• Involve your toddler. Plan your day and include them. That way he starts to grasp that mummy wouldn’t always be with him. In a bizarre way being on crutches was so beneficial for both myself and my toddler in preparing for the baby’s arrival. I would not be able to lift my toddler post c-section, so he started getting used to not being picked up when he had hurt himself or wanted a cuddle. I just bent down to him or sat on a chair to reach his eye level. This also helped me loosen up my 1:1 playing with him as I wouldn’t be able to give complete all day attention.
  • Involve you toddler in helping you. I would ask my toddler to be helpful by picking up objects off the floor for me e.g. the phone I left over the other side of the room or picking up his toys at the end of the day. This really helped his transition when his little brother came along as he felt a valued member of the family and confident in his increasing independence
  • Teach your toddler to climb into his car-seat. I even used a step stool to save trying to lift him in.
  • Make preparation to enable you to have both hands free for crutches. I swapped my nice one-strap nappy bag to a practical rucksack!
  • See if others can transport you around. I was fortunate to be able to plan with family and friends to drive us to toddler groups. If this isn’t possible then perhaps you can host play dates at yours…
  • Involve extended family in toddler sleep-time. I arranged for family and friends to be able to put my toddler into his cot, so I only needed to help him out of the cot once in the day and didn’t need to carry him upstairs. However, I did keep a rug downstairs so he could sleep on the sofa when I knew he wouldn’t be able to access the cot.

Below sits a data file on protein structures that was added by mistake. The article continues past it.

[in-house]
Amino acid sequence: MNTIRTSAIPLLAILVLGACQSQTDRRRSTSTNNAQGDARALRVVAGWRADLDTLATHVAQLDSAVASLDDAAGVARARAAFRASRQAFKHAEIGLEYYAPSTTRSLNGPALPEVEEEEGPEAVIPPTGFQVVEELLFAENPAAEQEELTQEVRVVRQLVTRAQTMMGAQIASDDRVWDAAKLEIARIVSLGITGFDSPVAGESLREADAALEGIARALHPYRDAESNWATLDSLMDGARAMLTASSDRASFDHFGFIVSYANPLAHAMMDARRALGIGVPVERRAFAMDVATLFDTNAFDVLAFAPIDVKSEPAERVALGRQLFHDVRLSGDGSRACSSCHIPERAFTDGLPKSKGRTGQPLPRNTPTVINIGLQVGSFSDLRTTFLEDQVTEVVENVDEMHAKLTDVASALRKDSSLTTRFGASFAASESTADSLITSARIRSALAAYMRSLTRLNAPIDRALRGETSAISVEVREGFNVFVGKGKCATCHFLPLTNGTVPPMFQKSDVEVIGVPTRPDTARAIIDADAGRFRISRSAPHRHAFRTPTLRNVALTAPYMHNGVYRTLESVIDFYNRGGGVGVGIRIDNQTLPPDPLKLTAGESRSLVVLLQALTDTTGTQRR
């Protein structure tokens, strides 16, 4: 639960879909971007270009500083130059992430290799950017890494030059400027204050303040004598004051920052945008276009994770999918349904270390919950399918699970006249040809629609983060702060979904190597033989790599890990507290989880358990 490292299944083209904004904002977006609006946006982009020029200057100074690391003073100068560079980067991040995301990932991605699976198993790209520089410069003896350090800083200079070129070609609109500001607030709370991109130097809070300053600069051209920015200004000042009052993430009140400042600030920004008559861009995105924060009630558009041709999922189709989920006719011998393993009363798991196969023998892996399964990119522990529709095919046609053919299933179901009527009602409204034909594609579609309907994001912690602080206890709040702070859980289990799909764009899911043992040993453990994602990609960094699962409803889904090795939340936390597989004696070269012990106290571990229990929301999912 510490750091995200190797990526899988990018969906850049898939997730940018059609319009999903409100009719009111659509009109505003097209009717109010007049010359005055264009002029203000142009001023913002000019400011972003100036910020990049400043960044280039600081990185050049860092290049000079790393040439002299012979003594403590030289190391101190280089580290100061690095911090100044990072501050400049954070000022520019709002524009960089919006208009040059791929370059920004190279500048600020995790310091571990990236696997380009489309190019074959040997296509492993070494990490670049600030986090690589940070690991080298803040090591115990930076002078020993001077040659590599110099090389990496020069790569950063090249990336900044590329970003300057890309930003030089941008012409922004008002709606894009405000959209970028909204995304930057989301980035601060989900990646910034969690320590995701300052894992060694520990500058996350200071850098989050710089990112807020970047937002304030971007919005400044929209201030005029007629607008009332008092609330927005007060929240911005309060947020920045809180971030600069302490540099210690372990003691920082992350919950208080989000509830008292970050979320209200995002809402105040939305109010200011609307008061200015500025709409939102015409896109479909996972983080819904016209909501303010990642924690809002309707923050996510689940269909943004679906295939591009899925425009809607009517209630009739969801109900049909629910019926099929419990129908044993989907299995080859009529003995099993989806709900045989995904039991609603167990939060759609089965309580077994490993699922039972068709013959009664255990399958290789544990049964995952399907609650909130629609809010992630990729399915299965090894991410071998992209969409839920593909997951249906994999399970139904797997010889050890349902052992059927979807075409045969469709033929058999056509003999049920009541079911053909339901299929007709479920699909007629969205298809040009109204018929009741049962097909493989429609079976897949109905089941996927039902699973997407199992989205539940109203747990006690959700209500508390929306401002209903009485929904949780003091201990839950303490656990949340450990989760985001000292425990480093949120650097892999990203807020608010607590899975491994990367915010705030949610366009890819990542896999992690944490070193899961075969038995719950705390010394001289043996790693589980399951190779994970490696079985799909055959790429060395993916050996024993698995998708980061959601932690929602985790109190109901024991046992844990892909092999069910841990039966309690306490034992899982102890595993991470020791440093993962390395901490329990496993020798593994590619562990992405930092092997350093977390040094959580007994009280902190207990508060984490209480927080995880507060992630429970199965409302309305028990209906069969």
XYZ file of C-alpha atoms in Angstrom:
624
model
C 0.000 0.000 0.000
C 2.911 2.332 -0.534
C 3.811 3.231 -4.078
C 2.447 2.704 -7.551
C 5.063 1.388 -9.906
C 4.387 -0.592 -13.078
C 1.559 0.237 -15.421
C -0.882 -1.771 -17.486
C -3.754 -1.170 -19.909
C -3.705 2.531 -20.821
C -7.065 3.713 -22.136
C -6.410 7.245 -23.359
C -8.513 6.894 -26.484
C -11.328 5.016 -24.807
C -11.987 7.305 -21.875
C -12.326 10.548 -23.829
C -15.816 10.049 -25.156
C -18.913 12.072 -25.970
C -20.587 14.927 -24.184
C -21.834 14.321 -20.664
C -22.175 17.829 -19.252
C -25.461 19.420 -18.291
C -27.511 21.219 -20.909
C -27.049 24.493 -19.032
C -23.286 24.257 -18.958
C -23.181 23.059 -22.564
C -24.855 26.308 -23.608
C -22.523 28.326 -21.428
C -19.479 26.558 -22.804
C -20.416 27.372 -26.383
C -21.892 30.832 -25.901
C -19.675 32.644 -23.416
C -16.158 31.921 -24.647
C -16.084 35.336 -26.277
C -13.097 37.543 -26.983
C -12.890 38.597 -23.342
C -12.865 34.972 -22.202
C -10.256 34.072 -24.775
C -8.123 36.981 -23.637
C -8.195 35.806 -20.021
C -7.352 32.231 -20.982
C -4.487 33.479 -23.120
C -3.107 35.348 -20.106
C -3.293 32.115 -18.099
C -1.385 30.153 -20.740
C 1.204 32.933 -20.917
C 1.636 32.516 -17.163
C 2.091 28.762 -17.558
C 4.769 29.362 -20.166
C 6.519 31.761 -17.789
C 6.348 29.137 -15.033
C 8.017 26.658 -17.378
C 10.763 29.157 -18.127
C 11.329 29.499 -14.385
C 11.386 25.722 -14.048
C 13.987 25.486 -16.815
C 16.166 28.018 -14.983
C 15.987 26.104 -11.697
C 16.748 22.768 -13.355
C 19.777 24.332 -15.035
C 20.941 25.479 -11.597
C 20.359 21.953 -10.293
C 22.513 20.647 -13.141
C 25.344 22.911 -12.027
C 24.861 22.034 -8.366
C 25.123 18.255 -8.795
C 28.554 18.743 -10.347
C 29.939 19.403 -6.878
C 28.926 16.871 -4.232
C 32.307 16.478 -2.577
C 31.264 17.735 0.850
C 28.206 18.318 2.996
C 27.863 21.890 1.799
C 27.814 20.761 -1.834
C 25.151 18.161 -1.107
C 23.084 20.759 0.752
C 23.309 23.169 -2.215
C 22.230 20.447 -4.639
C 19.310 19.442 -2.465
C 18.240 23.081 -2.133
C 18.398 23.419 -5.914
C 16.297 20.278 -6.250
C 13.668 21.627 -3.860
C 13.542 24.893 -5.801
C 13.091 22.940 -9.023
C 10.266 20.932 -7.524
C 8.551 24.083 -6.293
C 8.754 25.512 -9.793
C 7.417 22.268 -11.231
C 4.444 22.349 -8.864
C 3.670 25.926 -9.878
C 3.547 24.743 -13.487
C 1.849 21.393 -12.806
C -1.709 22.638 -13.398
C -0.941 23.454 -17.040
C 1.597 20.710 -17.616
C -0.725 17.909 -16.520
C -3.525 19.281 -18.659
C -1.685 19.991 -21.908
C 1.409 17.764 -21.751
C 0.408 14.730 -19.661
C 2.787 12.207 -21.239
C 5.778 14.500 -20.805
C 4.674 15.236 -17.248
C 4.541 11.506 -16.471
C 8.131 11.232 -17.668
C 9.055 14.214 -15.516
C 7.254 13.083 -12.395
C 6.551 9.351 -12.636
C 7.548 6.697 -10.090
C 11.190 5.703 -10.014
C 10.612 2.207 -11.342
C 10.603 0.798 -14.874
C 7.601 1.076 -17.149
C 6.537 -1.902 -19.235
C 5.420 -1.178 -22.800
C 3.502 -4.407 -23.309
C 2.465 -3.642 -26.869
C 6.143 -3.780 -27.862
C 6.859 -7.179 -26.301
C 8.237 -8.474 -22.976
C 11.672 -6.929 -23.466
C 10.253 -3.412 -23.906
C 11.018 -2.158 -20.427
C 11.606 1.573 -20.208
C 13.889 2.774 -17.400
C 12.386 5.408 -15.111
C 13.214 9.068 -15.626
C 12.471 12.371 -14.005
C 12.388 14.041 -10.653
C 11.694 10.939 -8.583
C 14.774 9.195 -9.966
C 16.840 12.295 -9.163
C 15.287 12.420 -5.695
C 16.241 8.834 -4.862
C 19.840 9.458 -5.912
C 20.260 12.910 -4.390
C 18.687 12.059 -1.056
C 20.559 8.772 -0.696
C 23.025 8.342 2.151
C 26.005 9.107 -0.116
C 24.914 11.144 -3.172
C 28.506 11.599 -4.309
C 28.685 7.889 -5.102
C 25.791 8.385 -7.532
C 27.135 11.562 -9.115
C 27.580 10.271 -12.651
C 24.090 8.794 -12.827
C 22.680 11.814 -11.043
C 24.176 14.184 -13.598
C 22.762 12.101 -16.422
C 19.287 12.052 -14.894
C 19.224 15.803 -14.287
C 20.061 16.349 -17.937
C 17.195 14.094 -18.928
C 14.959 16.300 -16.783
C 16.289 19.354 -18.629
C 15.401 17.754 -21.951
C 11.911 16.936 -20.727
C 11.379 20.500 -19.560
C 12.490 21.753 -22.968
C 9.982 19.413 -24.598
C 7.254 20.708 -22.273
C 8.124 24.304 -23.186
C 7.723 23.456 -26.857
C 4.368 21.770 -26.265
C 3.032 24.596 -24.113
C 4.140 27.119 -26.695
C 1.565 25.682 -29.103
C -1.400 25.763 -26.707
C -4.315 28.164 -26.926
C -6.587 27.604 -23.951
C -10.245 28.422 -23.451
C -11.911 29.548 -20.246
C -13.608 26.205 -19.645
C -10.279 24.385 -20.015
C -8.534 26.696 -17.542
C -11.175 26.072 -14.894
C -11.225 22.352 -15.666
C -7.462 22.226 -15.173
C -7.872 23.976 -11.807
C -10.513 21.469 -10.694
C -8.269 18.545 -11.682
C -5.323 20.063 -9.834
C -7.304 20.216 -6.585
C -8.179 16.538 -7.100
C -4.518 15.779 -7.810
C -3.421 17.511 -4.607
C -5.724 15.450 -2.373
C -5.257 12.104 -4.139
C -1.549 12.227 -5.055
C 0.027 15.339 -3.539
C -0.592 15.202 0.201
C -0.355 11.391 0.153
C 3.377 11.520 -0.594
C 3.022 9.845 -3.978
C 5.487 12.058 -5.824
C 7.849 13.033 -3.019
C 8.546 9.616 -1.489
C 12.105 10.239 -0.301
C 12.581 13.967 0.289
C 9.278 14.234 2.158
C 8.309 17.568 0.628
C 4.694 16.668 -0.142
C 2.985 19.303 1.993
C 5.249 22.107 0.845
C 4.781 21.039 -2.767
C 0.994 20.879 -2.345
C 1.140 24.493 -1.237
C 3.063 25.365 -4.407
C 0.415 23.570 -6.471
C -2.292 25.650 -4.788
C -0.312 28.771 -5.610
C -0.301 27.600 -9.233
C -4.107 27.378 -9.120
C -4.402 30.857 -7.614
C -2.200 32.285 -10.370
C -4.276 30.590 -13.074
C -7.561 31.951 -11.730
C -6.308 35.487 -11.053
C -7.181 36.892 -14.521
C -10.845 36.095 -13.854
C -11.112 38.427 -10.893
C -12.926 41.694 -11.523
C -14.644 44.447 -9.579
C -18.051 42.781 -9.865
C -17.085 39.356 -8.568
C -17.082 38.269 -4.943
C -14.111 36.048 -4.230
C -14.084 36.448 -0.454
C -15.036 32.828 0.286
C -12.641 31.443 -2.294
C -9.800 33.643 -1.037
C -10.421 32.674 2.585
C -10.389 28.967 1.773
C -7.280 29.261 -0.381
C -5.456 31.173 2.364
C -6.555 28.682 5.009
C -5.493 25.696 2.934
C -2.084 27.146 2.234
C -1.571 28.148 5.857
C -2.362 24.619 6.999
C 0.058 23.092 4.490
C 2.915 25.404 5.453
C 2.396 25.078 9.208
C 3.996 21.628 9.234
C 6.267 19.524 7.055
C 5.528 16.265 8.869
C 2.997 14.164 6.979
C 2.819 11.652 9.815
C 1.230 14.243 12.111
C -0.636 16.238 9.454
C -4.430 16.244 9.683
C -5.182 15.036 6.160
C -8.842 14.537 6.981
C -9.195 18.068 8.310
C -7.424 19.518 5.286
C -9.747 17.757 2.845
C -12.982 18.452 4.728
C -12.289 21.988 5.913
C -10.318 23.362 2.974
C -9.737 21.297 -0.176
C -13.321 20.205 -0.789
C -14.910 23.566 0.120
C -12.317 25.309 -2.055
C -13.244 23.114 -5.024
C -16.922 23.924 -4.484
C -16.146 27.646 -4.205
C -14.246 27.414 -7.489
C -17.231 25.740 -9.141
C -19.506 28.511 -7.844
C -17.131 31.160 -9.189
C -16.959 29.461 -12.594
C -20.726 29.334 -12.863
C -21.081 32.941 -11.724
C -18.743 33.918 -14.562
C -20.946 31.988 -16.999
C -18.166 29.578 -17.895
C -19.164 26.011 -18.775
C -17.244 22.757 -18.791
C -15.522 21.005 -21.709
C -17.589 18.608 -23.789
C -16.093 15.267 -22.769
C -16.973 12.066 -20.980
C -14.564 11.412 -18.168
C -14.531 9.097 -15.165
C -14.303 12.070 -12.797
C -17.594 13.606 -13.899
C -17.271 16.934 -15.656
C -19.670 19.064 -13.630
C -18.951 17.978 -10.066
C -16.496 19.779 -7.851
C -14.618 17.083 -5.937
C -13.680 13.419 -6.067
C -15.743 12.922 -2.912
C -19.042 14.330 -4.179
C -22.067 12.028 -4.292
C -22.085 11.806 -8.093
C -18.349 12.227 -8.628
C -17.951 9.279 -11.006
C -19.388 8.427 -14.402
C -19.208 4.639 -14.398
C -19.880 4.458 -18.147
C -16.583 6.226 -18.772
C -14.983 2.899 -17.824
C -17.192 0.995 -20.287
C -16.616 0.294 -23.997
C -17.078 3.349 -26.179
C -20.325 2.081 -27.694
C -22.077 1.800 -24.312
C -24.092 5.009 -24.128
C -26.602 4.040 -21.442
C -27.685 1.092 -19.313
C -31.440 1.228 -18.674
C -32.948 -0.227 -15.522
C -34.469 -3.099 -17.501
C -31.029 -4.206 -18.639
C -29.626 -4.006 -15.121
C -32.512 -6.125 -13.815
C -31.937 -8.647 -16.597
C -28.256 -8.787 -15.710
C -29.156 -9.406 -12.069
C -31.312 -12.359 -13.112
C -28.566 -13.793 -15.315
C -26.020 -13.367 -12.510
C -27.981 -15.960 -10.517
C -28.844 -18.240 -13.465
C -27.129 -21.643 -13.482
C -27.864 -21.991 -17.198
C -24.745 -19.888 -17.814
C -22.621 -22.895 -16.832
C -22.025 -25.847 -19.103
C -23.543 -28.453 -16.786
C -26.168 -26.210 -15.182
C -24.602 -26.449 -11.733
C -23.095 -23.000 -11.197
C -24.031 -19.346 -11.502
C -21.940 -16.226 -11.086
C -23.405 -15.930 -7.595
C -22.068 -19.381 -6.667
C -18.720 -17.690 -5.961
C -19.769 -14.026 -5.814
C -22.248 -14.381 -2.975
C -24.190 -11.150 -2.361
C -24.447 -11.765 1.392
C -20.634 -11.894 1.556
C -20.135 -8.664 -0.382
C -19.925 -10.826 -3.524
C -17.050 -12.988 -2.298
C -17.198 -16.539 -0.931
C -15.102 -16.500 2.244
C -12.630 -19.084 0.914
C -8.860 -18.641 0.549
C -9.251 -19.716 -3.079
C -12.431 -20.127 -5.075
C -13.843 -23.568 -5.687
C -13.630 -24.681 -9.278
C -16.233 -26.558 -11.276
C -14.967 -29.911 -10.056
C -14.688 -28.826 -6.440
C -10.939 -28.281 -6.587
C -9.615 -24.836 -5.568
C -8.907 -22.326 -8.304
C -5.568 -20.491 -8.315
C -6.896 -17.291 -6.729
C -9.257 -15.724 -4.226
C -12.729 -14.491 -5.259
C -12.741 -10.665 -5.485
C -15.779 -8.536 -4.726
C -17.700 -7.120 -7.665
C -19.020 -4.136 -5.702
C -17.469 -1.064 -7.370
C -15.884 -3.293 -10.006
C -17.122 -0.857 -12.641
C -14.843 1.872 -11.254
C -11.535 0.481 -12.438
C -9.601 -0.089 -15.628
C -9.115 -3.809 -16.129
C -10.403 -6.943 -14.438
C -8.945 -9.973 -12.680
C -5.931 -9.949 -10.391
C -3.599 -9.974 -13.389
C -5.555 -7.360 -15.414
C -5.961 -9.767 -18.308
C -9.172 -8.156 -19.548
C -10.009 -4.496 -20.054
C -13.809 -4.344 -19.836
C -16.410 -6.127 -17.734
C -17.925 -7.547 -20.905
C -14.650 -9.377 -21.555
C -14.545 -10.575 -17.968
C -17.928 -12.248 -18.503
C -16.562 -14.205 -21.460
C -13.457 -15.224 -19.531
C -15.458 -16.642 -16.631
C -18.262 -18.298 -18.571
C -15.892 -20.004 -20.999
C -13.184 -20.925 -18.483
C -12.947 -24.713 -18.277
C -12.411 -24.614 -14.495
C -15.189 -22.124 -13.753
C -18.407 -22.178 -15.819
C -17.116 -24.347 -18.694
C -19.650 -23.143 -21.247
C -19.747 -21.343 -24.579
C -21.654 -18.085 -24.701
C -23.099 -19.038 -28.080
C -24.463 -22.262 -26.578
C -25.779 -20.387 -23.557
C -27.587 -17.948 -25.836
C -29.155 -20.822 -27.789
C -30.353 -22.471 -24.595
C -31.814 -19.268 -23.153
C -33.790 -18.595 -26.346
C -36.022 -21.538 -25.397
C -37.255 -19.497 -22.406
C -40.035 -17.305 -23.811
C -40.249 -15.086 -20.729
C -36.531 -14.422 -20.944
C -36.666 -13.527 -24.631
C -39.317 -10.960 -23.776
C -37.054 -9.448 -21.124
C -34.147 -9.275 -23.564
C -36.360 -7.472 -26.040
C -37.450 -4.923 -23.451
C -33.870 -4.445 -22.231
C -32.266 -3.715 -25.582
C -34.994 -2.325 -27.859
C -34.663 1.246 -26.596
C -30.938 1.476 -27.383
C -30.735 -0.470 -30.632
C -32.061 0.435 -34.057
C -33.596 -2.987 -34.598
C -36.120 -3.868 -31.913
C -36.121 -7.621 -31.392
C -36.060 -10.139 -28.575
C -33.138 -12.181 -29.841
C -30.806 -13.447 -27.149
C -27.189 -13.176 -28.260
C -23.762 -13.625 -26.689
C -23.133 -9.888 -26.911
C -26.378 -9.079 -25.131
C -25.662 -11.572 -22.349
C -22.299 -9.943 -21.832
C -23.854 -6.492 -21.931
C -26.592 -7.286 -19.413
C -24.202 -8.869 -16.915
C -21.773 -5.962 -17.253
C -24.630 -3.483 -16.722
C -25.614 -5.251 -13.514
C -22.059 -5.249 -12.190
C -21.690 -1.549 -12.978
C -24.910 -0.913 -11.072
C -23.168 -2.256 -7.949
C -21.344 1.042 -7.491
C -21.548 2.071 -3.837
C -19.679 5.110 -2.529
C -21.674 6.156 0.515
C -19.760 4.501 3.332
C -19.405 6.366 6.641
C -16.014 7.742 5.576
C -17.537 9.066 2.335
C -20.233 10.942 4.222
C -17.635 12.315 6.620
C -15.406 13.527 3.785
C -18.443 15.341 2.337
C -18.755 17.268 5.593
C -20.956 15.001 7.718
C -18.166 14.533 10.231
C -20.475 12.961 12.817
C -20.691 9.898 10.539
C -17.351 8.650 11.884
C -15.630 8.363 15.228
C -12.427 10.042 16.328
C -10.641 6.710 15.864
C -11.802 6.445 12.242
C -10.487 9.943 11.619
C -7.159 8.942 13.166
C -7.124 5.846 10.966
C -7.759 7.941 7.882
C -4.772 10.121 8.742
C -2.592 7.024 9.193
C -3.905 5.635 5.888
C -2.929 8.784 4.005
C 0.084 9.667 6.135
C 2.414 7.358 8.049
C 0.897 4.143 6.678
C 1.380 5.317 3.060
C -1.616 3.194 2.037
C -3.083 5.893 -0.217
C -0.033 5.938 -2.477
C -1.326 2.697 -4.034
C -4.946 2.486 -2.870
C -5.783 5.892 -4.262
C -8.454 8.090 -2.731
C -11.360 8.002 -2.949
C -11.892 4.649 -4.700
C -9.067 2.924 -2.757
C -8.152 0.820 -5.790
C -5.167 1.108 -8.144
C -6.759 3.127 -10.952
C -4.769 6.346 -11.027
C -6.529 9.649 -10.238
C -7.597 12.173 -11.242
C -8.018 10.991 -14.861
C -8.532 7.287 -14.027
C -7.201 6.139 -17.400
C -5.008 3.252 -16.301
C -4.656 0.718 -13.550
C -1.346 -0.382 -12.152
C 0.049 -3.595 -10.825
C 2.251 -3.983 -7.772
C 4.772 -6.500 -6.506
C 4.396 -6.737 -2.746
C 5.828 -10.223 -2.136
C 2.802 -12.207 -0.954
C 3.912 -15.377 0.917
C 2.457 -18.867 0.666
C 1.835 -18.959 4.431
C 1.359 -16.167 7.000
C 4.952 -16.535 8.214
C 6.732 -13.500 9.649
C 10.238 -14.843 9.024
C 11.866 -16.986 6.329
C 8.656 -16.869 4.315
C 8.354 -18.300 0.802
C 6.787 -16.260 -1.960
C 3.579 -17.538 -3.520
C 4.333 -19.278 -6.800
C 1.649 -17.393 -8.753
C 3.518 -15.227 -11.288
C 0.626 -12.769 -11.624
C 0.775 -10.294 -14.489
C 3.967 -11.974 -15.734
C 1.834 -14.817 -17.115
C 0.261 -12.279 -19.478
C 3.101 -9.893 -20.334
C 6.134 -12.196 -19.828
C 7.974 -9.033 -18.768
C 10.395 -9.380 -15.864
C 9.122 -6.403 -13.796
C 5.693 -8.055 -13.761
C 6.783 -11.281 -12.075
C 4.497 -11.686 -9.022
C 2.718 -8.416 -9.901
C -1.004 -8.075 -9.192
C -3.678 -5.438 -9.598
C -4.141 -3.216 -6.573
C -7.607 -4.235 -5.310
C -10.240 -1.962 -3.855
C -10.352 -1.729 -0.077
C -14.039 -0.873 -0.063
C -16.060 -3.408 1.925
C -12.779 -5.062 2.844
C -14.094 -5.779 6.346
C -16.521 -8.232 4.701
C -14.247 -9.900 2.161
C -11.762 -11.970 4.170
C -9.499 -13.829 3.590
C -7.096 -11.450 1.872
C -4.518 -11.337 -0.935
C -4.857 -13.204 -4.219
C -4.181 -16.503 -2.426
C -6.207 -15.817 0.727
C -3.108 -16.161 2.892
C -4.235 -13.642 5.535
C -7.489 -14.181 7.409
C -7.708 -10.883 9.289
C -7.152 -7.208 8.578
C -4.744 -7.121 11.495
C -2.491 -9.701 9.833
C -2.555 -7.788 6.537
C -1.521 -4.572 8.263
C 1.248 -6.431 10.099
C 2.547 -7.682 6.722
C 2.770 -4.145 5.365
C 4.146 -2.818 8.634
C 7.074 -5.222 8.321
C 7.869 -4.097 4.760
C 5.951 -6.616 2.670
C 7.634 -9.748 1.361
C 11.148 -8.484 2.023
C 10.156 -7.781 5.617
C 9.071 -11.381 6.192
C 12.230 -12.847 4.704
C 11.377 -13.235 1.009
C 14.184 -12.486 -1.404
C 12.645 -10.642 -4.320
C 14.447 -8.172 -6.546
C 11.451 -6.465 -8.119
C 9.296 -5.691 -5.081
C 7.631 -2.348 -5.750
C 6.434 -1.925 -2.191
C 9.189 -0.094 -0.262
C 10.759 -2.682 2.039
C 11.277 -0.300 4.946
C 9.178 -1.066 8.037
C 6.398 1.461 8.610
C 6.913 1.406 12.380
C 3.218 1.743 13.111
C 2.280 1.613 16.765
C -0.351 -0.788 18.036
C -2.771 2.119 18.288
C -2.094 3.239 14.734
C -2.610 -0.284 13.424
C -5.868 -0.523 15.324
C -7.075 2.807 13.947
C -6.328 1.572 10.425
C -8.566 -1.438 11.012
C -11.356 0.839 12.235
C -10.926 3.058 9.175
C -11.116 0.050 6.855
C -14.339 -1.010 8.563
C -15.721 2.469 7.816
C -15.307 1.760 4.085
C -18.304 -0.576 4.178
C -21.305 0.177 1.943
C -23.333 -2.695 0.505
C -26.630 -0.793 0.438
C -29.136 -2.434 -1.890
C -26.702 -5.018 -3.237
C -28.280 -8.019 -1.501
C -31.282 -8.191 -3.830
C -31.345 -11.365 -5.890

• Online supermarket shopping. Thank God for home-delivered shopping!
  • Reduce cooking sessions. This can be as simple as cooking double what you need and storing spare meals in the freezer. We were fortunate that after we had our second child we had meals prepared by friends from church who brought them round for the first two weeks.
  • Utilise a swivel seat or a supermarket carrier bag. This will ease the movement to swivel-transfer into the car keeping your legs together as much as possible. At times I needed my husband to support this movement.
  • Trip Planning. Know where you are going to park, what facilities are there when you get there and where these are situated. Many garden centres or shopping areas do have wheelchairs you could utilise. I phoned ahead to a lot of places to check first. I needed some persuading, but it was fantastic as my toddler sat on my lap and we were able to get out and about as a family. Sadly the Government still won’t permit the issue of temporary disabled-person badges for cars for people like us. However, this may change.
  • Ask for an OT referral. Once your symptoms have started to limit your capacities it really is worth requesting OT intervention. If you are unable to access your toilet at night you will need a commode by your bedside. I had a commode downstairs as we do not have a downstairs toilet, and I could and only wanted to climb stairs once a day. I also used a raised toilet seat and free standing toilet frame to aid toilet transfers. These pieces of equipment can be arranged by an OT or loaned by the Red Cross in most areas.
  • Slide sheet, silk sheets or silk pjs to make bed-transfers easier, as well as enabling re-positioning self in bed! I even took my slide sheet into the hospital so I could be moved more easily in bed post c-section! A bed-lever, which is an aid to help the user independently move themselves whilst in bed and also to assist leaving or entering a bed. This could be provided if needed after assessment by an OT.

C-section